A year in the planning, I finally committed to hiking the highest peak in Africa. It turned out to be far and away the most difficult challenge I’ve ever set myself. After a week of awesome, if exhausting, hiking, the sixteen hour night-into-day to the summit was overwhelming: I saw people with altitude sickness being led down on stretchers, bleeding, hikers turning back due to a crazy windstorm at the final brutal staging post plus, endured a hail storm, a busted iPhone, fire ants, a glorious full moon and many more times that I would care to admit questioning the limits of my physical and mental endurance. And yet sixteen hours after we first set out, I was back in my tent. Wet, cold, annihilated and utterly elated.
If you’re curious about the poster I’m holding up, Frank is/was a friend of mine. You can discover a bit more about his integral part in my journey HERE.
Is it me or are we a culture obsessed with our own personal evolution? My local bookstore is bursting with floor-to-ceiling shelves devoted to inner growth and spiritual fulfillment; a whole cadre of television shows barrages me daily with the tantalizing promise of ˜breaking through” and attaining the next, stronger, higher level of my potential. And don’t even get me started on the Internet and the flurry of suspect emails that continually flood my inbox.
I blame Charles Darwin.
When I hiked the 100-plus mile Brecon Beacons trail across the hills of Wales a few years ago, I considered it a major achievement. However, it didn’t prepare me one whit for the Peruvian Andes. Distances covered at or close to sea level are almost insignificant when compared to hiking at high altitude. And the Inca Trail is nothing but high-in-the-sky altitude. The elevation begins at 8,500 feet and climbs to just shy of 14,000 feet. That’s 8.5 oxygen-deprived miles up. Despite having spent three days acclimatizing in a rather posh Cusco hotel, I quickly discovered that you don’t so much hike the Inca Trail as survive it. Come along for the ride – it will leave you equally breathless.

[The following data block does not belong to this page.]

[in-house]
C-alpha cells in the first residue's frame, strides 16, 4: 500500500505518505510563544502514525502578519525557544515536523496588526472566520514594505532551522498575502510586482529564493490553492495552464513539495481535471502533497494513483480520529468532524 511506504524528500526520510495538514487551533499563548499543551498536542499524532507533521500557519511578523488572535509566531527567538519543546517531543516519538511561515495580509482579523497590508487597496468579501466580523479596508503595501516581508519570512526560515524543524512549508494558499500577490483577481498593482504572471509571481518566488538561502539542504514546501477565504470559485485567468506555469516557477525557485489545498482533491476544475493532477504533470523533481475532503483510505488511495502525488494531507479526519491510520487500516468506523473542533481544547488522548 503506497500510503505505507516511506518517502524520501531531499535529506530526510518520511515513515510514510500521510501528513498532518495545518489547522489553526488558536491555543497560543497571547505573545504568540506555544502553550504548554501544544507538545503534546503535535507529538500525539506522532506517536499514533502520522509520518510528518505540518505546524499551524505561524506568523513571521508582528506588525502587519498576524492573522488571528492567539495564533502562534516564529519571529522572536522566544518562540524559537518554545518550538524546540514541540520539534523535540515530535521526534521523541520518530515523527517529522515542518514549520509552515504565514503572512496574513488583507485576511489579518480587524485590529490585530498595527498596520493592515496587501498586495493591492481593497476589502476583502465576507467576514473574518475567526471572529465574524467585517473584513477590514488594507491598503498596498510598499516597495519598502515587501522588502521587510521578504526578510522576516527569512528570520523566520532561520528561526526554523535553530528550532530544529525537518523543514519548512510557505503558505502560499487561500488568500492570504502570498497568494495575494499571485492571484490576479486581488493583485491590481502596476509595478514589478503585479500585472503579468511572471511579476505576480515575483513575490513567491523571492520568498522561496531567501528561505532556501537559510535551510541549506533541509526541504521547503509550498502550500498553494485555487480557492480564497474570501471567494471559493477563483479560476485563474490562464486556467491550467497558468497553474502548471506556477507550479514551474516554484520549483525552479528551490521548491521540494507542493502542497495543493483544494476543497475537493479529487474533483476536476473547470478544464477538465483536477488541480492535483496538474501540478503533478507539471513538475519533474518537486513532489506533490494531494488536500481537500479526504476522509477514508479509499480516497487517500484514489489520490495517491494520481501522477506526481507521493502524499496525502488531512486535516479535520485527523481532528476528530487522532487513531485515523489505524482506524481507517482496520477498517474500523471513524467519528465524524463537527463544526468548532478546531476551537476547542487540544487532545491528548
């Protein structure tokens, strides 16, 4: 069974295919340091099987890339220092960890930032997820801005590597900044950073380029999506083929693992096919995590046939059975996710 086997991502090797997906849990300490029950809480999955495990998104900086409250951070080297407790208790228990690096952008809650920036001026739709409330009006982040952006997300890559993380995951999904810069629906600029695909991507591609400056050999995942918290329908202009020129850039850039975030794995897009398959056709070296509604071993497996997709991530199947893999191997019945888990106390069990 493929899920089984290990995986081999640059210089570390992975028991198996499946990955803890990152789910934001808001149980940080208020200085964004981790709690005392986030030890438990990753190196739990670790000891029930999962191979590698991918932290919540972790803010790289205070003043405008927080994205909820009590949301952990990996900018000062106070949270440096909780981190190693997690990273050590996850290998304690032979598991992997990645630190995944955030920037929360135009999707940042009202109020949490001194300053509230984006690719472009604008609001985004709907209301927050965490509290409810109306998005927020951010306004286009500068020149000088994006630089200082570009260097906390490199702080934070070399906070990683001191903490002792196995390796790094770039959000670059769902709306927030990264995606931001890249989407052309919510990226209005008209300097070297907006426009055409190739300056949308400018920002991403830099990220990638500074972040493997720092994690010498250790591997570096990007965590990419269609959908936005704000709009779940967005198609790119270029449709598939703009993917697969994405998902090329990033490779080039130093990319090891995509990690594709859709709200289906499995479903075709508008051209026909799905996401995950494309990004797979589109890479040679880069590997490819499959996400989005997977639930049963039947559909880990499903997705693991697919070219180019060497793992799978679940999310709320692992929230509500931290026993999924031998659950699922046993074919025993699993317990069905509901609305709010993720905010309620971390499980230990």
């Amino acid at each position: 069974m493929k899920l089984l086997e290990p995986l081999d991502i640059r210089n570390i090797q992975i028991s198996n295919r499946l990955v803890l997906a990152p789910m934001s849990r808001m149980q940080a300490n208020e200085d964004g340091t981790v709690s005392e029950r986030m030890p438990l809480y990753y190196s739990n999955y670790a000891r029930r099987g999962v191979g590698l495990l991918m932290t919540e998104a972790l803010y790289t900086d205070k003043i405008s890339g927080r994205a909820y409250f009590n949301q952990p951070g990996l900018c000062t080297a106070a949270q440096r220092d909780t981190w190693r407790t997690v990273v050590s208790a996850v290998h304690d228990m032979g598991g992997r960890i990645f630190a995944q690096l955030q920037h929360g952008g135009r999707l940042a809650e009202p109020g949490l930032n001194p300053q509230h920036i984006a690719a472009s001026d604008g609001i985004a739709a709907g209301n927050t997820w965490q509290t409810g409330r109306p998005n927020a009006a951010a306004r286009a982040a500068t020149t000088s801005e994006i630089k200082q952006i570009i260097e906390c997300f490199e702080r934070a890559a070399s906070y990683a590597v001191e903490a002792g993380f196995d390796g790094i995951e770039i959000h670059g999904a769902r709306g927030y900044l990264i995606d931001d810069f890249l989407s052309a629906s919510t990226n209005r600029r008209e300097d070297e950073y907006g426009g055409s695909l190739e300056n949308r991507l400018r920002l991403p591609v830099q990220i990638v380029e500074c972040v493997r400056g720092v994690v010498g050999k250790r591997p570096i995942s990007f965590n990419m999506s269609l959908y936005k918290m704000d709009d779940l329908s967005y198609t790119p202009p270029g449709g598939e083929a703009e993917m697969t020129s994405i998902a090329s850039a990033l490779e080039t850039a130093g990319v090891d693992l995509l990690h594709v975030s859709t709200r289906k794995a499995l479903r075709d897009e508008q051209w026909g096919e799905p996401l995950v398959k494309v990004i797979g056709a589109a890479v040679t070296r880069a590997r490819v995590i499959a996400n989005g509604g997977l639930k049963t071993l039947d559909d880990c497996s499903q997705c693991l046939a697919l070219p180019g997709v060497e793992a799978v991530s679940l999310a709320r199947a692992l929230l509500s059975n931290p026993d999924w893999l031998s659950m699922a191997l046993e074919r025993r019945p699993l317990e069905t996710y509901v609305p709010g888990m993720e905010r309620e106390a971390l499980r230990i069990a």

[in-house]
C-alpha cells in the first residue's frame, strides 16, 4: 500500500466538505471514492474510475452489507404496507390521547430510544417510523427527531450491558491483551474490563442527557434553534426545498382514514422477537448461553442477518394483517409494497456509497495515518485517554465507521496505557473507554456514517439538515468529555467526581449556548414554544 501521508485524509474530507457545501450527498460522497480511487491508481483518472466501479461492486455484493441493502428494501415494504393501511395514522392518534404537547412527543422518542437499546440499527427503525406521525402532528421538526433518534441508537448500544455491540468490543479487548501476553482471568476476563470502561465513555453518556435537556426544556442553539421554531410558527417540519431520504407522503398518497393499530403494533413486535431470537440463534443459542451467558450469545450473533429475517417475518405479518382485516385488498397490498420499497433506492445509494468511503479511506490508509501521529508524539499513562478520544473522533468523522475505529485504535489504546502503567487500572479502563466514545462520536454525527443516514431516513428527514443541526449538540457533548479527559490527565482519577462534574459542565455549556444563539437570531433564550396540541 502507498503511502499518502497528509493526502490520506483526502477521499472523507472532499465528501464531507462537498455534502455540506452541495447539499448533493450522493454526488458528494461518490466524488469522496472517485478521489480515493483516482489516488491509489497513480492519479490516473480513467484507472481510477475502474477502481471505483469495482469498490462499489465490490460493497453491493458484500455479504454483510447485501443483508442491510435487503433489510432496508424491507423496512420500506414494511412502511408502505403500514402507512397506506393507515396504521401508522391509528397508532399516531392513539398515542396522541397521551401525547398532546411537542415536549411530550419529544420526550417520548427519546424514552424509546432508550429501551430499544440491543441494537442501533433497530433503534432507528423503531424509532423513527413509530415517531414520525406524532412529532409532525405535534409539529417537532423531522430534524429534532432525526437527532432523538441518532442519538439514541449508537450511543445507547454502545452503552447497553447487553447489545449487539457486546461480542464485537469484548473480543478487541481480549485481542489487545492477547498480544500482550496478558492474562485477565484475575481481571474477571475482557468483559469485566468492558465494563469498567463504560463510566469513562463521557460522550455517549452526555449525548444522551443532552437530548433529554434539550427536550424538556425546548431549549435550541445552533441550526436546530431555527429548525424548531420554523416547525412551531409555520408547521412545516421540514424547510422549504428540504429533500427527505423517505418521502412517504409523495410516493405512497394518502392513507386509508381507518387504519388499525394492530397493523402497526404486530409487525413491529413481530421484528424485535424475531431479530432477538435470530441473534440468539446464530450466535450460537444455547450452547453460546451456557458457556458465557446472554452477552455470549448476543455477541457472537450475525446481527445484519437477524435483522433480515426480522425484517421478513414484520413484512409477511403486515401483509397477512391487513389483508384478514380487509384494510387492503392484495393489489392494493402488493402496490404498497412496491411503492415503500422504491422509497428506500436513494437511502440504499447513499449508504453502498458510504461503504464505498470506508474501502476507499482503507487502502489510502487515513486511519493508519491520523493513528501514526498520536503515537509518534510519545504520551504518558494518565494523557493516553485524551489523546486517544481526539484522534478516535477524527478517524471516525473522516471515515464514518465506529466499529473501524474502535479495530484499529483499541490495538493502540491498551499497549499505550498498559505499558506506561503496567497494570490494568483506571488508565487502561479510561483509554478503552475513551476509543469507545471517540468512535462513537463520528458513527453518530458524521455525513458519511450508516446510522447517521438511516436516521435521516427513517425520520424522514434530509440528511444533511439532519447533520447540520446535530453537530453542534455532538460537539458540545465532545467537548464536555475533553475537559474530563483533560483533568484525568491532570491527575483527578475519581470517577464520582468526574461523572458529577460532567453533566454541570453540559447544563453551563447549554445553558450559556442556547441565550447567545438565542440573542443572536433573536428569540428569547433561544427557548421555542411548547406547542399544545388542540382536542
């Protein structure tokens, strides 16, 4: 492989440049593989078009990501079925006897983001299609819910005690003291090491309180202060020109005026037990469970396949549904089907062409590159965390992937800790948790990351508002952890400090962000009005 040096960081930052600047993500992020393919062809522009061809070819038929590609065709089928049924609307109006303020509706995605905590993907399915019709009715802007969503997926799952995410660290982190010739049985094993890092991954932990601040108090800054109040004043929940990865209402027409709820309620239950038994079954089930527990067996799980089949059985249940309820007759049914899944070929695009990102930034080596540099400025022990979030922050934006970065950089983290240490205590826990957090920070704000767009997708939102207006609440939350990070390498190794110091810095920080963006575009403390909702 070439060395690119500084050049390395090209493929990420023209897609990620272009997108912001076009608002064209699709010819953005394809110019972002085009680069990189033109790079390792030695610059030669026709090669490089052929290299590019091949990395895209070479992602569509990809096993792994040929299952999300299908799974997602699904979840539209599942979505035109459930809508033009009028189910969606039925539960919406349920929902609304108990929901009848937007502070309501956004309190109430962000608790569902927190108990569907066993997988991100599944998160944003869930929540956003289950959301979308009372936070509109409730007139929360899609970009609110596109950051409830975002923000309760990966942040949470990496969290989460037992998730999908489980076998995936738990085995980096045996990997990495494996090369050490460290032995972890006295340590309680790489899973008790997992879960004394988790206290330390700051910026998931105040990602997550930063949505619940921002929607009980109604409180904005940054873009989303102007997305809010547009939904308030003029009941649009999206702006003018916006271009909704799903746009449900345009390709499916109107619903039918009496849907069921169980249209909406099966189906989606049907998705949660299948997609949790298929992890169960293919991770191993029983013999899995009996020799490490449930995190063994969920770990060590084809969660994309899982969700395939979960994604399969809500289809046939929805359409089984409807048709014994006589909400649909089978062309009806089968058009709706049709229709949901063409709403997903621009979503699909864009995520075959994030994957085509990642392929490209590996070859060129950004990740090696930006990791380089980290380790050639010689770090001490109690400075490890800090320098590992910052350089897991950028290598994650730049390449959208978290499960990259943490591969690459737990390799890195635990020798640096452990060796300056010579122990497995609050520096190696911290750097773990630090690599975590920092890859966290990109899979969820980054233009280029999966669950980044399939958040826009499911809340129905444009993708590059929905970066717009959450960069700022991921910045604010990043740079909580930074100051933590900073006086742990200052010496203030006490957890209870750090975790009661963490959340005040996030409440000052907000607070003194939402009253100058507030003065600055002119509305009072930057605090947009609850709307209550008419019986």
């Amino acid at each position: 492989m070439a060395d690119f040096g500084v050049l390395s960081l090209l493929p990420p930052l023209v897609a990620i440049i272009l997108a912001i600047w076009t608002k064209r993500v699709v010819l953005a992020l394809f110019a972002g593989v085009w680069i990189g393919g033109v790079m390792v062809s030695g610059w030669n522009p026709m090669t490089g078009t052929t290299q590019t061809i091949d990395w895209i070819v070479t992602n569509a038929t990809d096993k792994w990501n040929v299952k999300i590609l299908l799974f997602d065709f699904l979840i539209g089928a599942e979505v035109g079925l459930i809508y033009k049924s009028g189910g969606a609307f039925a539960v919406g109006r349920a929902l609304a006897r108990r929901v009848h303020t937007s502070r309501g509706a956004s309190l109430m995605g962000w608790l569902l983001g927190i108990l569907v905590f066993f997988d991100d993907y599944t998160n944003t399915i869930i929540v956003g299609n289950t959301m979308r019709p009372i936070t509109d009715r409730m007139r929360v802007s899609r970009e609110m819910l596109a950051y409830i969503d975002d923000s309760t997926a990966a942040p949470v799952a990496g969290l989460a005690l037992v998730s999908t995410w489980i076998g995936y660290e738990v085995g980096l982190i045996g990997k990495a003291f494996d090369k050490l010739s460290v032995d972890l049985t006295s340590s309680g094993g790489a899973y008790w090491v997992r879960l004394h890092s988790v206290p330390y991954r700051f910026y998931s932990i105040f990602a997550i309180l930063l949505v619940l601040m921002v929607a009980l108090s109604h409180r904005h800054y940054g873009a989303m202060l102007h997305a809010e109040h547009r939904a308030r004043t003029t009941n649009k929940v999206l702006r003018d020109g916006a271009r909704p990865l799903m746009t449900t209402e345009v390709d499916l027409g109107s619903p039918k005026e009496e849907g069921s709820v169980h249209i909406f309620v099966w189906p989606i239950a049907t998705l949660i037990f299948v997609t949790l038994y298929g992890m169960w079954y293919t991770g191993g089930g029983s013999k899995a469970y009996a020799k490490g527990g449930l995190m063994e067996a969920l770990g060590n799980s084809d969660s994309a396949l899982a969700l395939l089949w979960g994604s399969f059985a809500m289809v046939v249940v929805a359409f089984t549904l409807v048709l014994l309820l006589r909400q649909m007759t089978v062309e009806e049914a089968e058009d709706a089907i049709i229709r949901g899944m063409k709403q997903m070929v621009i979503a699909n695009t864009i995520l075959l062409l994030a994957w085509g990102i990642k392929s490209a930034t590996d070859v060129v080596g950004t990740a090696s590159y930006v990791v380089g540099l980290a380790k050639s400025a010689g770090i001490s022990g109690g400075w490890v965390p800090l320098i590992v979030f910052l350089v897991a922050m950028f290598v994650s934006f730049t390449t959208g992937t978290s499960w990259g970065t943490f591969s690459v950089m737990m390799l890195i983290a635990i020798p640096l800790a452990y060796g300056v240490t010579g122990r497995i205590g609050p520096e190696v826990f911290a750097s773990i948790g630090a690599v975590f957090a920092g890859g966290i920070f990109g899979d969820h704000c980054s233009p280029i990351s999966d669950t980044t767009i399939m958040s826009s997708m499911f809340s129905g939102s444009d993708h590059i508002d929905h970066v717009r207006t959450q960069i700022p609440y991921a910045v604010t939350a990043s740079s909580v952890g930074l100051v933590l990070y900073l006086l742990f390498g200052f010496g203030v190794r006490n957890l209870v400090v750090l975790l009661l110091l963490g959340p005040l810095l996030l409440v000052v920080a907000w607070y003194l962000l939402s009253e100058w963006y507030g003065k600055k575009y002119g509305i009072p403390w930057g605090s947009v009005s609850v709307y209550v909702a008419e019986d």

If last December’s prevailing wisdom had held true you wouldn’t be reading this. The storied Mayan calendar was famously closing in on the winter solstice and the end of its 144,000-day cycle. Interpreters of the calendar and a host of New Age conspiracy theorists predicted the date would coincide with a global cataclysm. Good thing nobody held their breath, because the Maya believed in the cyclical nature of things. The end of the calendar didn’t presage the end of the world; it marked a new beginning. Call it a transition or period of renewal, but the Maya believed in the necessity of an epochal timeout before moving forward. Spanish conquistadors might have brought about that break sooner than expected – subjugating the people by the end of the 17th century – yet descendants of the Maya continue to form sizable populations throughout Mexico’s Yucutan peninsula. Plus, many of their cities and ceremonial sites still remain. The wisdom of these ancient Americans hasn’t been lost. It’s laying patiently in wait for a Mayan journey of rediscovery. READ MORE.
Finally. Technology became my friend again today. At least for the time being. I’ll be slow-rolling multiples posts over the next week or so to get caught up on the backlog. Hopefully you’ll agree a little binge viewing beats them coming at you in one fell swoop. If you’re a subscriber, you’ll get them via email as they’re published; if you’re not, just remember to scroll down and go back in time. And thanks for hanging in there, everyone – I can’t wait to get you up to date with my hike along the Inka Trail. But first … it’s back to Mexico.
I’ve been having technical difficulties. And then I got sick. And then I had to travel. And then I got sick again. Meanwhile, my coding issues started to pile up and up and up. Needless to say, it’s been a difficult month. Please stand by – and thanks for your patience. I’ll be back in business by the weekend, fingers crossed!
Beyond art and tchotchkes, Senora Olmedo had a diverse interest in living animals, too, such as geese, ducks, and peacocks, which she collected and kept in the gardens of her museum. And who doesn’t love a pretty peacock? However, what I found most fascinating was the handful of endangered Xoloitzcuintles, a 3,000-year old native breed of hairless dog considered sacred by the Aztecs. (They believed the dogs were needed by their masters’ souls to help them safely through the underworld.) Initially I thought I was looking at a group of sleek and sinuous statues – until they moved.
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